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So many of us are stressing ourselves out—unnecessarily.
We put high (or impossible) expectations on ourselves and then get frustrated when we can’t meet those expectations.
We’re also unrealistic with what we can handle (thinking we can fit more into our days or hours or minutes than possible).
We often don’t account for downtime or the need for rest or for the fact that there will be times when we just don’t want to do those things we had originally planned.
And then when we fail to meet our expectations or can’t do as much as we thought or feel we need to rest, we often get frustrated or judge ourselves—as if there’s something wrong with us for not living up to what we’d mentally decided or planned on or envisioned.
When the truth is that the only thing that was wrong was our initial perception—our unrealistic plans or thoughts or ideas.
We weren’t realistic. We were overestimating. We didn’t account for physical or mental or practical, real-world limitations.
We were stressing ourselves for no reason!
Many of us do this all the time.
And we don’t even realize it!
I’ll be the first to admit that I’m not the most practical person in the world. I’m more of an idealist. And I have struggled with understanding that there are practical, real-world limitations to the thoughts and ideas that come up in my mind.
And when the real world doesn’t live up to the idea in my mind (or my plans), I have often been left feeling frustrated or even wildly dissatisfied.
But this is a practice of mine; it’s something I’ve been working with for a while. It’s something I’ve become acquainted with.
I’ve learned through watching and being present with myself to try to set more realistic expectations. I’ve also learned about my reactions to not being realistic (the resulting frustration or disappointment). And I’ve learned that because I’m not the most naturally practical person, I may be unrealistic times. And that’s okay. I’ve learned to have lightness with myself when I’m being unrealistic.
With time, I’ve noticed that I get less frustrated when I overestimate or am unrealistic, and I’m better able to playfully accept it. I’m also getting better at being realistic.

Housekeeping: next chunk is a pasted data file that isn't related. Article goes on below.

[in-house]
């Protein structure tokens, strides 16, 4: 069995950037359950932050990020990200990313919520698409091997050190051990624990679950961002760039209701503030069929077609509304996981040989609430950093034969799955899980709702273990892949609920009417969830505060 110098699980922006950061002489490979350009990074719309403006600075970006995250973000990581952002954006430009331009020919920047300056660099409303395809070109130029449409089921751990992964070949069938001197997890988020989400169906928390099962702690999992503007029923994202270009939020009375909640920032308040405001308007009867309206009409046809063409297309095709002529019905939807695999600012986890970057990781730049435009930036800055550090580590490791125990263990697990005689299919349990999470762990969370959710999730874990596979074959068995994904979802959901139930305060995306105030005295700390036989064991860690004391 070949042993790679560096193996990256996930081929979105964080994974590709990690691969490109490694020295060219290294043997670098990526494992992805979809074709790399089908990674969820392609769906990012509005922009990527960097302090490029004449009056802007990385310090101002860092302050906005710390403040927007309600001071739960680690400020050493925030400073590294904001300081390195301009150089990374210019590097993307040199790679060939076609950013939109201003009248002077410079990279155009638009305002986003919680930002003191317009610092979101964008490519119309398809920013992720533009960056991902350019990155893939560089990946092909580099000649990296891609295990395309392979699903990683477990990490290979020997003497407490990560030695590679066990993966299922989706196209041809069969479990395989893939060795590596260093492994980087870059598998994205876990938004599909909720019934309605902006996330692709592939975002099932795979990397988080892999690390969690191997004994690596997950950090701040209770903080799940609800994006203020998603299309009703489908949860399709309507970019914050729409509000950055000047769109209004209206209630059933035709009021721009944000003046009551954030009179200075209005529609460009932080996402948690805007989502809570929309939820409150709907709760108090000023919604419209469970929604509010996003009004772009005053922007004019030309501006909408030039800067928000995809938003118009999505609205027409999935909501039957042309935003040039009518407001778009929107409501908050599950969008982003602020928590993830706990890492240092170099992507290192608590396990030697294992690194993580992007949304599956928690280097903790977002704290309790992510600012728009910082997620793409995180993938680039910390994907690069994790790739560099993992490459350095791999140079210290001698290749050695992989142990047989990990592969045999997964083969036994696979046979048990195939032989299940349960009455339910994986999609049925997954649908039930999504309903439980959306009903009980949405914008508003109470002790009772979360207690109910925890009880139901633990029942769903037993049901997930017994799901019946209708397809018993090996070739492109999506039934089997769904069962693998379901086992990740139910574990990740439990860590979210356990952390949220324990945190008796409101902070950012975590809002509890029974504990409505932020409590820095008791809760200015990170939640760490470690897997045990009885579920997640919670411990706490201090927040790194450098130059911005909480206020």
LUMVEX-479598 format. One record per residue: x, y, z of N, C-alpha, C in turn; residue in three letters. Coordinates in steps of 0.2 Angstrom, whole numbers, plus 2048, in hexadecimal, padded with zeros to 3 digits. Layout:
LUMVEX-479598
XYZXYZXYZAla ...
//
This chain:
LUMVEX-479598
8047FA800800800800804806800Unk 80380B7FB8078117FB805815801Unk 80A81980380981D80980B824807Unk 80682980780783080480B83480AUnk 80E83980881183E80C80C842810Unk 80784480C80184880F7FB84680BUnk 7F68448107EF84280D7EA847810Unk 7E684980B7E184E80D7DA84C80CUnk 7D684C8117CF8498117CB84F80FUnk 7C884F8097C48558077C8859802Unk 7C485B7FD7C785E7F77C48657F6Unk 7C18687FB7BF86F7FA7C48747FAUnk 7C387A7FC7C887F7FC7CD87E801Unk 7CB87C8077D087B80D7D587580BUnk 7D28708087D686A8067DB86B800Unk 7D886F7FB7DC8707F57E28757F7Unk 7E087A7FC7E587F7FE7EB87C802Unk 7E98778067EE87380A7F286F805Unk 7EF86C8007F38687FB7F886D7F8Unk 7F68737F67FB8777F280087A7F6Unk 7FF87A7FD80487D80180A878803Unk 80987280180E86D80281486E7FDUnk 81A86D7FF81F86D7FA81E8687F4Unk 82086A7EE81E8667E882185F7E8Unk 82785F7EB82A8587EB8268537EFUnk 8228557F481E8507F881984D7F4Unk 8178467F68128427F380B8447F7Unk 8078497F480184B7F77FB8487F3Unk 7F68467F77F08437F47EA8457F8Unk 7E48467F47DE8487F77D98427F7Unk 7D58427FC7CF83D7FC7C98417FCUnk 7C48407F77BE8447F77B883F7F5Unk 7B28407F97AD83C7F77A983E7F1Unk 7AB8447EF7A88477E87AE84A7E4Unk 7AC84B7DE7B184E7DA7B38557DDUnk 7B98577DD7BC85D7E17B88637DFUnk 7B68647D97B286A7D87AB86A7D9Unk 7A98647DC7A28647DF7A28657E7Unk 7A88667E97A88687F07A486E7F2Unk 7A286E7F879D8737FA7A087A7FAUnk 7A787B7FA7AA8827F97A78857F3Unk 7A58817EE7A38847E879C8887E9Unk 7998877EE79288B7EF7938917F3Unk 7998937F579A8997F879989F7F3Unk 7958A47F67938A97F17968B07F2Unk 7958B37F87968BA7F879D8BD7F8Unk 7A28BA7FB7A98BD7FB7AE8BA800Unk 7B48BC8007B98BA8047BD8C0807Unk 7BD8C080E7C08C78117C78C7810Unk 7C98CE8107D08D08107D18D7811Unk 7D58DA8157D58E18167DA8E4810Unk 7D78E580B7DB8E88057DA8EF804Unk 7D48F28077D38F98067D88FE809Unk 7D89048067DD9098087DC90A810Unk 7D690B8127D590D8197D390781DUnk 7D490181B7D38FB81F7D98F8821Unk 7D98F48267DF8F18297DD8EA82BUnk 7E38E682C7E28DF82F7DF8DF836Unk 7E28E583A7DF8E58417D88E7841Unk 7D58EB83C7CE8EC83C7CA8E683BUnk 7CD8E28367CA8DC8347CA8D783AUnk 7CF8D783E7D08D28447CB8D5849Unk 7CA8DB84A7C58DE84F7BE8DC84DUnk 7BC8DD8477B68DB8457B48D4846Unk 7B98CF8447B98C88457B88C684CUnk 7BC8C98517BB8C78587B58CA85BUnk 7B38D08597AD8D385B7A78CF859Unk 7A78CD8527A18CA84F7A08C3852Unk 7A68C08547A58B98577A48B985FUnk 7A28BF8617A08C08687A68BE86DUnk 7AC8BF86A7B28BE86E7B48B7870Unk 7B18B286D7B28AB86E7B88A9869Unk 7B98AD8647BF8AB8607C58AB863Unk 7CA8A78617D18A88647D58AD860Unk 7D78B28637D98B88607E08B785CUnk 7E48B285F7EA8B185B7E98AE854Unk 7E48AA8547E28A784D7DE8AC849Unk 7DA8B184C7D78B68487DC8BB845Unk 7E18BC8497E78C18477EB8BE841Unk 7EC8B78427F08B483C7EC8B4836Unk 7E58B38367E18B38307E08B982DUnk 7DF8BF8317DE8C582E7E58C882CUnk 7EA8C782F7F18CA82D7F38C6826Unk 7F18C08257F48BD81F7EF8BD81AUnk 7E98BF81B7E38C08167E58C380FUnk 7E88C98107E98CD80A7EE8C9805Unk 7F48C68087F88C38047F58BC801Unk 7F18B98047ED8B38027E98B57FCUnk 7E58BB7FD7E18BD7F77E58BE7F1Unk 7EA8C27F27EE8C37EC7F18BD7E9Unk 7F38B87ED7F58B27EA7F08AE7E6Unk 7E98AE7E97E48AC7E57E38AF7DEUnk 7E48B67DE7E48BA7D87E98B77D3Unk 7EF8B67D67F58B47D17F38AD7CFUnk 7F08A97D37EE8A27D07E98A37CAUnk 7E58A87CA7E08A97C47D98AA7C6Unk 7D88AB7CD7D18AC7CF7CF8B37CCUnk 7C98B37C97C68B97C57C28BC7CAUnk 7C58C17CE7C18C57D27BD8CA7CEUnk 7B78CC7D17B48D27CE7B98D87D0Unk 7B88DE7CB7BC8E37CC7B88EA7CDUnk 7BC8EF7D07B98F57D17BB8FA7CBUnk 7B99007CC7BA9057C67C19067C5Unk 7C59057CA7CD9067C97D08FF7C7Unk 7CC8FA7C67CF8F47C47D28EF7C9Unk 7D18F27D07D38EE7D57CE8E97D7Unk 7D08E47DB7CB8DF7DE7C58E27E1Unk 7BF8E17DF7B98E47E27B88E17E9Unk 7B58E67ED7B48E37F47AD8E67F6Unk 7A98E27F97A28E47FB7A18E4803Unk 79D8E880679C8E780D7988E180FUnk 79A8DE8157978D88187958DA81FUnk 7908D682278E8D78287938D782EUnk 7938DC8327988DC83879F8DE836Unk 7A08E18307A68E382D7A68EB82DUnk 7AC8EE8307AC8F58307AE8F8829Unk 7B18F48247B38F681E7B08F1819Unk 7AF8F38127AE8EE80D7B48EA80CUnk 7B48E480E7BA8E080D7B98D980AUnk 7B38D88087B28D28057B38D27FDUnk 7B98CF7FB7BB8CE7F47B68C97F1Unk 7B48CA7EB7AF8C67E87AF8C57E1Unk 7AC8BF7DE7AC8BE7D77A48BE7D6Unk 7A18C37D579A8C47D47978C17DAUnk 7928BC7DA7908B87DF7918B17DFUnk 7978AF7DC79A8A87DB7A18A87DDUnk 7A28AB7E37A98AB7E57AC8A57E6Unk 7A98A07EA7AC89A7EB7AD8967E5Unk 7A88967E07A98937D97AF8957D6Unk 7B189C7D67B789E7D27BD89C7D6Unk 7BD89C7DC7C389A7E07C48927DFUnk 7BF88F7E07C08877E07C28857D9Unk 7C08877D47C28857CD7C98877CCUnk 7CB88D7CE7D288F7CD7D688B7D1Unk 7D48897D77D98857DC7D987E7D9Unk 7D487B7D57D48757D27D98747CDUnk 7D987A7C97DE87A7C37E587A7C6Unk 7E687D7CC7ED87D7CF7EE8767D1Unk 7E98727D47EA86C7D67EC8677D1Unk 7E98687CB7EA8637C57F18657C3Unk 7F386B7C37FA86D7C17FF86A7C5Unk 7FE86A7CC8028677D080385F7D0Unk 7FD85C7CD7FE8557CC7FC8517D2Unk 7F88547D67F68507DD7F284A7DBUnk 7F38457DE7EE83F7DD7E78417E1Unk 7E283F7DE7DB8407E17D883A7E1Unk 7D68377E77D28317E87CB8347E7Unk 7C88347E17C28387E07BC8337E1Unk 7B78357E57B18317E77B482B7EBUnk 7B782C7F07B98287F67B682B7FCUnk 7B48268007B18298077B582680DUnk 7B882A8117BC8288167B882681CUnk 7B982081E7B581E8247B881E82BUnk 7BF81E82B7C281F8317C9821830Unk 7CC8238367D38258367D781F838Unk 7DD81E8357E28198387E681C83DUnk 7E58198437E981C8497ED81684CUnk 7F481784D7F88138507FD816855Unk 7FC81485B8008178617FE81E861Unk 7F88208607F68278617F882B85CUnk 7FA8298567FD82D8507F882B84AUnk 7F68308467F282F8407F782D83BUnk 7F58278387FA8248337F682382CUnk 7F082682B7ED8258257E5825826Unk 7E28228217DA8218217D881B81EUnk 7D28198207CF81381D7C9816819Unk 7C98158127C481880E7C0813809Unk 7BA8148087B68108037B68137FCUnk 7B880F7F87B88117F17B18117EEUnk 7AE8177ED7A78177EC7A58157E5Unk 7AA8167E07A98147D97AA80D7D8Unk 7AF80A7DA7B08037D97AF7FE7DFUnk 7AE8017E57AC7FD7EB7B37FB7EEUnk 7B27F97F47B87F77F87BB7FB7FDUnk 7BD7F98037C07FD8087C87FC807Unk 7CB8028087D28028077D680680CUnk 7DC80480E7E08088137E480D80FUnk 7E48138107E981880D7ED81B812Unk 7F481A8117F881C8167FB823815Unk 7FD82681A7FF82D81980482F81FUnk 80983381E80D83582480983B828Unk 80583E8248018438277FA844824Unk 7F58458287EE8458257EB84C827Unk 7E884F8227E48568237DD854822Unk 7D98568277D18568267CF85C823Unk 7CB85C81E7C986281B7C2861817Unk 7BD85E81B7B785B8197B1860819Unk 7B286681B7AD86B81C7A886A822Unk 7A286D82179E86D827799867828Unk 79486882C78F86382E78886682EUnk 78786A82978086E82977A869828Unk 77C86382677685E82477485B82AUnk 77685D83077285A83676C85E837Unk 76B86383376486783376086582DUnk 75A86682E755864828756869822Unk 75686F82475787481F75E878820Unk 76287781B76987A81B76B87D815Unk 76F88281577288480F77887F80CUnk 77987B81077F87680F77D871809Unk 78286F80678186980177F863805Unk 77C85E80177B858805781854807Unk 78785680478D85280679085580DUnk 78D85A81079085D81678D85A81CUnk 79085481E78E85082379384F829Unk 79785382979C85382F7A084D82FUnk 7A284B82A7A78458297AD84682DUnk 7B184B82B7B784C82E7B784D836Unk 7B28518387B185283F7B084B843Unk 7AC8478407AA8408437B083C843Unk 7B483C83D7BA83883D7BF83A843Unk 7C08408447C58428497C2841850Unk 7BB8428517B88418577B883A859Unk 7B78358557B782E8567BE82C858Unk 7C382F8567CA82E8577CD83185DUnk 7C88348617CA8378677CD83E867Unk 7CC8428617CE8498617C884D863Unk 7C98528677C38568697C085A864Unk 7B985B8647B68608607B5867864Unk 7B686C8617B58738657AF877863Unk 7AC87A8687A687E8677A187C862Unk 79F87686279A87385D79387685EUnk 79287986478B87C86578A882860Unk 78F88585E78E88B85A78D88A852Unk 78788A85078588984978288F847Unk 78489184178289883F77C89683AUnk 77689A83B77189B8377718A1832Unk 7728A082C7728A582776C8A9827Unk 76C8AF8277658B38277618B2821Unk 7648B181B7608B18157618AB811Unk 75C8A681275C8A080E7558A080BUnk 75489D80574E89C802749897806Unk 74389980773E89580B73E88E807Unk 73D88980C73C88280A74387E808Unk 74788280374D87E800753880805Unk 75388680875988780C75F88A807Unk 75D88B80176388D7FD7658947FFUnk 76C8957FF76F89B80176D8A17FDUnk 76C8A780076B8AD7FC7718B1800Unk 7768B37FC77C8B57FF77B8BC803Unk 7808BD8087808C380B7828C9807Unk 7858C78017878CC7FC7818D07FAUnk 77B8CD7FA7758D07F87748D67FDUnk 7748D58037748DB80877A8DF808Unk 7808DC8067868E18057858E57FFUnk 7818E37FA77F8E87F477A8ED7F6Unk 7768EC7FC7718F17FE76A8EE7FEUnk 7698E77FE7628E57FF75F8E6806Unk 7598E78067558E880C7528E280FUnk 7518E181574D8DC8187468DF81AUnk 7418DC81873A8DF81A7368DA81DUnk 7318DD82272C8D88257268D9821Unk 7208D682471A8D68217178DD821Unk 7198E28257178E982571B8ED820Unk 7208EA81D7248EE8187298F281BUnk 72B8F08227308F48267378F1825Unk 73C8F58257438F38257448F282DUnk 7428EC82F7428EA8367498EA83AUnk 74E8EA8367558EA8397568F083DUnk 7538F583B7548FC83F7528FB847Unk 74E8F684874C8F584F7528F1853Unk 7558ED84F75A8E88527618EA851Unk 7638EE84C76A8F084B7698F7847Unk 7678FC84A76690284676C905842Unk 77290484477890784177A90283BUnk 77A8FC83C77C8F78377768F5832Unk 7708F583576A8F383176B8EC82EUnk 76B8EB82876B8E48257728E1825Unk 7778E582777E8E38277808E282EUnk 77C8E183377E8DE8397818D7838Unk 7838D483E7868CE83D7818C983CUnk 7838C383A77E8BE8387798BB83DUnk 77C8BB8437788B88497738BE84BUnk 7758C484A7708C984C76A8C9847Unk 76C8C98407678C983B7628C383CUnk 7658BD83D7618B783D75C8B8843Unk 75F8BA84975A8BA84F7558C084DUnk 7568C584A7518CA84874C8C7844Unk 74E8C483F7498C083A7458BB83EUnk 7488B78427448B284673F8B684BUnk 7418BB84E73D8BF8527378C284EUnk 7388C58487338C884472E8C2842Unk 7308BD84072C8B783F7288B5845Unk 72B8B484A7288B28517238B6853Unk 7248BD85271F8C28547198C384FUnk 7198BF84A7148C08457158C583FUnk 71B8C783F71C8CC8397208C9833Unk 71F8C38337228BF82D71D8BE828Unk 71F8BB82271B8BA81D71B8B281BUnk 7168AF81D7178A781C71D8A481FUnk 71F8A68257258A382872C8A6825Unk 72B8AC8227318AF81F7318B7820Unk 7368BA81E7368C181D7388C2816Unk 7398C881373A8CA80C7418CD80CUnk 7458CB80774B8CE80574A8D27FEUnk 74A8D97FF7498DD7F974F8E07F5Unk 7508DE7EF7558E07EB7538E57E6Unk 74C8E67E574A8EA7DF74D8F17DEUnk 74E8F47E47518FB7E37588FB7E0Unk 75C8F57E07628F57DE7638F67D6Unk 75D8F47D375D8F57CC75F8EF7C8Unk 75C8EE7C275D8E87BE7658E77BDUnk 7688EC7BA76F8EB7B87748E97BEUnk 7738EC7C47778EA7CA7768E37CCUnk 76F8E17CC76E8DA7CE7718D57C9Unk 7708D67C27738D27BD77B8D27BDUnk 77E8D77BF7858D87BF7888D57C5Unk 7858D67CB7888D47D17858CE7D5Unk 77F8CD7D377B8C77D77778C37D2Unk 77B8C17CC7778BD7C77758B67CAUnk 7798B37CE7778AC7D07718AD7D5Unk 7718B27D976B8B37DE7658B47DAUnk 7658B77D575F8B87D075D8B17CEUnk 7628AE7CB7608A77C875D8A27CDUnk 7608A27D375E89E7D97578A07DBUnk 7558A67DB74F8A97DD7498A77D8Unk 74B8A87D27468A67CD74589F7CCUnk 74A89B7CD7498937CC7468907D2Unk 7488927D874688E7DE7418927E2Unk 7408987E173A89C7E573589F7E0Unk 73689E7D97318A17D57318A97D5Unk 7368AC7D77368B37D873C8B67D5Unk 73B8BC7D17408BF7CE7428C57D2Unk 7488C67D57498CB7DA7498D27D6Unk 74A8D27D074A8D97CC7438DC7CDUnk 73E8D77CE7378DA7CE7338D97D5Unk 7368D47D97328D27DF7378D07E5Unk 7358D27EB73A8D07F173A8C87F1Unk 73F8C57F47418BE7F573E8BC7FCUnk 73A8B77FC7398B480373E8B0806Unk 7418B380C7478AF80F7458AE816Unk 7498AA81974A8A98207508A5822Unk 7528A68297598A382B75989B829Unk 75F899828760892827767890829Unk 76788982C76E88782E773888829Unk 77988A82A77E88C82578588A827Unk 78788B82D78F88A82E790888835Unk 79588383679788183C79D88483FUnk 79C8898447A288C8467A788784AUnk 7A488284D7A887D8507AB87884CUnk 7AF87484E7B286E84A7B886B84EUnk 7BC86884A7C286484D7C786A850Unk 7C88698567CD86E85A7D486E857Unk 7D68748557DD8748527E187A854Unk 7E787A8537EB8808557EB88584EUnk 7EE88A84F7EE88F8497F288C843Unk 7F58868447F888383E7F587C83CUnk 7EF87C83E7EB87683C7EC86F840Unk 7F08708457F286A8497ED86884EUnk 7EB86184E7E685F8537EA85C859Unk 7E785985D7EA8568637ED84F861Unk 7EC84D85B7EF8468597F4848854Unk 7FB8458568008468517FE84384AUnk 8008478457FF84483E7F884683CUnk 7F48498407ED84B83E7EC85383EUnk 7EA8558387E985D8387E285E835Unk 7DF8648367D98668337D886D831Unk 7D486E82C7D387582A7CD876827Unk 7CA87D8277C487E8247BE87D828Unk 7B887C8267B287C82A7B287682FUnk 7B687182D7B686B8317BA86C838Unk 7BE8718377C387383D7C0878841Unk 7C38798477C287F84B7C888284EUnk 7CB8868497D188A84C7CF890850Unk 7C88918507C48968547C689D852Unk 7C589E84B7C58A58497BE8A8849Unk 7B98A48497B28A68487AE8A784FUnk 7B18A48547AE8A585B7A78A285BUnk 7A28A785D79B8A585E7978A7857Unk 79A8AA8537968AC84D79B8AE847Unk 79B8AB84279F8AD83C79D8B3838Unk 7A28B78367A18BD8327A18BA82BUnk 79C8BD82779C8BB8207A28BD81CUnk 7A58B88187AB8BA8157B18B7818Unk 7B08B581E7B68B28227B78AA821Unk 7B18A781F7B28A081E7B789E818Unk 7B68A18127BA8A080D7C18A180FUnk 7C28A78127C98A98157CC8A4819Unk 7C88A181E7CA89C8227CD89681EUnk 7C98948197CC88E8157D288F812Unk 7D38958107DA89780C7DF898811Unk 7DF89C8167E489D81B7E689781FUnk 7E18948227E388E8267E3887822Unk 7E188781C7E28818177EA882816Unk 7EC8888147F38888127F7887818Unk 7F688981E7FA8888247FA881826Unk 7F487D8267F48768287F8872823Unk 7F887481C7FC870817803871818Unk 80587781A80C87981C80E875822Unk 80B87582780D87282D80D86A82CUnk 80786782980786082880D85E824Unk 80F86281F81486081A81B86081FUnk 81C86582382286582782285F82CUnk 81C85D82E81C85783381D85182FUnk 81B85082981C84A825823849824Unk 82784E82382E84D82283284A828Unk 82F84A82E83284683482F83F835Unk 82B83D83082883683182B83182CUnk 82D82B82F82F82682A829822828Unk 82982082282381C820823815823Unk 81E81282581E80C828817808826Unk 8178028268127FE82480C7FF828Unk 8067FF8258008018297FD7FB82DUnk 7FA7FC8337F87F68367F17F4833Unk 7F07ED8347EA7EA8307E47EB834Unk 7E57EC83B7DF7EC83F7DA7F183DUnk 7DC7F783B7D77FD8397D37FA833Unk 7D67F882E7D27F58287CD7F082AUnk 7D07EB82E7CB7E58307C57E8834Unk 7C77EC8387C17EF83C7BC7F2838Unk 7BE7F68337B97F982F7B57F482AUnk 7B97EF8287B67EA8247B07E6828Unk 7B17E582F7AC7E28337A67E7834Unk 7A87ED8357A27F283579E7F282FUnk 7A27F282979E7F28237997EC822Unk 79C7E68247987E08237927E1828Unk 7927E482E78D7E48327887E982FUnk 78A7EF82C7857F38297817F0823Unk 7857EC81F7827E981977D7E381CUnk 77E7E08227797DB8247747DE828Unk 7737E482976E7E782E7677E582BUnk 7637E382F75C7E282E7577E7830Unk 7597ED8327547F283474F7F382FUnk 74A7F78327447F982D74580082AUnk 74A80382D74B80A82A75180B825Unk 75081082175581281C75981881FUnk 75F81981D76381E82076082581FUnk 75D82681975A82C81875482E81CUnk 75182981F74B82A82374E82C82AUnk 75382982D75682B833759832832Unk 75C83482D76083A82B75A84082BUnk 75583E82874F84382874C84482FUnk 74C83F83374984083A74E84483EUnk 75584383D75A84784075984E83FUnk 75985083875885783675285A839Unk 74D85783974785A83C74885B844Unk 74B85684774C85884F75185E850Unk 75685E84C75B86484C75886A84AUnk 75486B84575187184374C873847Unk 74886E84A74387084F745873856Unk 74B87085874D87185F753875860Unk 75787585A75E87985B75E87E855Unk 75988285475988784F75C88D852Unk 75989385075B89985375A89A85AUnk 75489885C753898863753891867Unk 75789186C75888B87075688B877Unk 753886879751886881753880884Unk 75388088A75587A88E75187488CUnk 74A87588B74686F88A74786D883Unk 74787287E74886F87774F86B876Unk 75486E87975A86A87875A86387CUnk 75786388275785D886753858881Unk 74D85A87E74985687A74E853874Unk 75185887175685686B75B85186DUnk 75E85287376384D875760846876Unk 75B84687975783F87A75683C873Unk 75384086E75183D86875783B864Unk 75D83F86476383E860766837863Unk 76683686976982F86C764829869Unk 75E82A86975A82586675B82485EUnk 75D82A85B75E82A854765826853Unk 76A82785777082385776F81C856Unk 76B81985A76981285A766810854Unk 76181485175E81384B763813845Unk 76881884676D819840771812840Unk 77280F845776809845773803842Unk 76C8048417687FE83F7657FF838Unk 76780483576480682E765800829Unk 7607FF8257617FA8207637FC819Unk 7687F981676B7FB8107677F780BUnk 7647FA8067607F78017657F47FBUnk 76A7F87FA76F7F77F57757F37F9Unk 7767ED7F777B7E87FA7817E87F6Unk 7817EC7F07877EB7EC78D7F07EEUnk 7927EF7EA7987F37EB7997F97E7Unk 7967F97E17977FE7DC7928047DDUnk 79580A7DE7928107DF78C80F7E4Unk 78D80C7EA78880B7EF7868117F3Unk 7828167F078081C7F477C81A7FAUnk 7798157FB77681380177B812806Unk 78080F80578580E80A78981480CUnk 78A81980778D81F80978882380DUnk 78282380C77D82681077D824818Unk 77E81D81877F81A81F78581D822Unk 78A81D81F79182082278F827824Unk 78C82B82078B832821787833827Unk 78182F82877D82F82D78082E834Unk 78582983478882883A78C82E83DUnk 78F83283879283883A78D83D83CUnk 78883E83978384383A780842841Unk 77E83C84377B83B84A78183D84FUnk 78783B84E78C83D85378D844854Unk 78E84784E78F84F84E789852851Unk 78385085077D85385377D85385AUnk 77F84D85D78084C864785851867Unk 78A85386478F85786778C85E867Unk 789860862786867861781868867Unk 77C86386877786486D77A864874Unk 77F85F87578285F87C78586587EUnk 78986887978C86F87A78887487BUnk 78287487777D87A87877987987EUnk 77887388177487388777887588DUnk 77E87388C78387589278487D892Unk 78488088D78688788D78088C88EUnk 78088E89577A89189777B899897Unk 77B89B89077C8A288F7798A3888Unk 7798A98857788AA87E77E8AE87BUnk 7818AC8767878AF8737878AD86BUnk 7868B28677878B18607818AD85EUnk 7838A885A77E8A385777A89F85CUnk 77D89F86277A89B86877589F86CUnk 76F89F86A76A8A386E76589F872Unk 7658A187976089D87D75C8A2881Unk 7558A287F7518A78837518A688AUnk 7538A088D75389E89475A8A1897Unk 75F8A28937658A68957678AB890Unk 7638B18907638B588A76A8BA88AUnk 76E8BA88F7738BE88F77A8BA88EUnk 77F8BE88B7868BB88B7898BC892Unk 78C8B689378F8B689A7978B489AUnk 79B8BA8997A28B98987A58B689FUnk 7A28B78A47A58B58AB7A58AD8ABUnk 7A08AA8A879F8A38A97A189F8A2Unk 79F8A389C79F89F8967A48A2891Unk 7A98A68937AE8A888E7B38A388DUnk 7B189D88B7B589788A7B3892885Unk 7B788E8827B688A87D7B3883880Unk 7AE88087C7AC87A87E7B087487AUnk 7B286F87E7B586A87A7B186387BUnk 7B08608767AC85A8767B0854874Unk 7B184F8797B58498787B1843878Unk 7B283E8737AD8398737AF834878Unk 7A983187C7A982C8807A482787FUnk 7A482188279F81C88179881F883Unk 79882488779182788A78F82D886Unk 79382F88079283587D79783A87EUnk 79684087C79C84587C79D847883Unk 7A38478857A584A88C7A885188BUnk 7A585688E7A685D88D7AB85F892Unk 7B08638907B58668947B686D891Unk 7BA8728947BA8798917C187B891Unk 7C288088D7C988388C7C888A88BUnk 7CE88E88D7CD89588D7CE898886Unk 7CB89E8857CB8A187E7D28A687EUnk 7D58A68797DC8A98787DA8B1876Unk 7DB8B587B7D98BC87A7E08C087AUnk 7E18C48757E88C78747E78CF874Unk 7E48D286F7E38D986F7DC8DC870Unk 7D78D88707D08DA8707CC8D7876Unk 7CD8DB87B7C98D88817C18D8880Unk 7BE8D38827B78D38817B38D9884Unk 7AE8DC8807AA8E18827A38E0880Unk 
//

To lessen the stress and frustration that comes from being unrealistic, we can do a couple of things:
1. Work to become more realistic (think about time, logistics, how we feel, what actually feels feasible).
2. Hold the awareness that we may continue to be unrealistic at times (maybe even often!), and give ourselves grace when it happens.
To begin to stop stressing ourselves out unnecessarily, we just have to start noticing when we do it and in the ways that we do it. We just have to pay attention to our patterns, to how we feel.
Through observation, we’ll learn our tendencies—in what ways we set unrealistic plans, in how we feel when those plans aren’t met.
And when we see it enough, we’ll be able to learn to be more realistic and to be gentler with ourselves when we fall back into unrealistic patterns.
A lot of our stress comes from us, from our own minds.
Most of us are stressing ourselves out for no reason. Because of our own thoughts, ideas, expectations. Because of situations we create through our own minds and perceptions. Because of ideas we have, ideas that have come from within us, which we’ve imposed on ourselves from within ourselves.
Once we see how we do it to ourselves, we can begin to consciously not do it to ourselves.
And we can begin to be more forgiving and light when it happens, when we fall into those unrealistic tendencies.
We may even be able to laugh at ourselves.
Hopefully, we’ll be able to laugh at ourselves.
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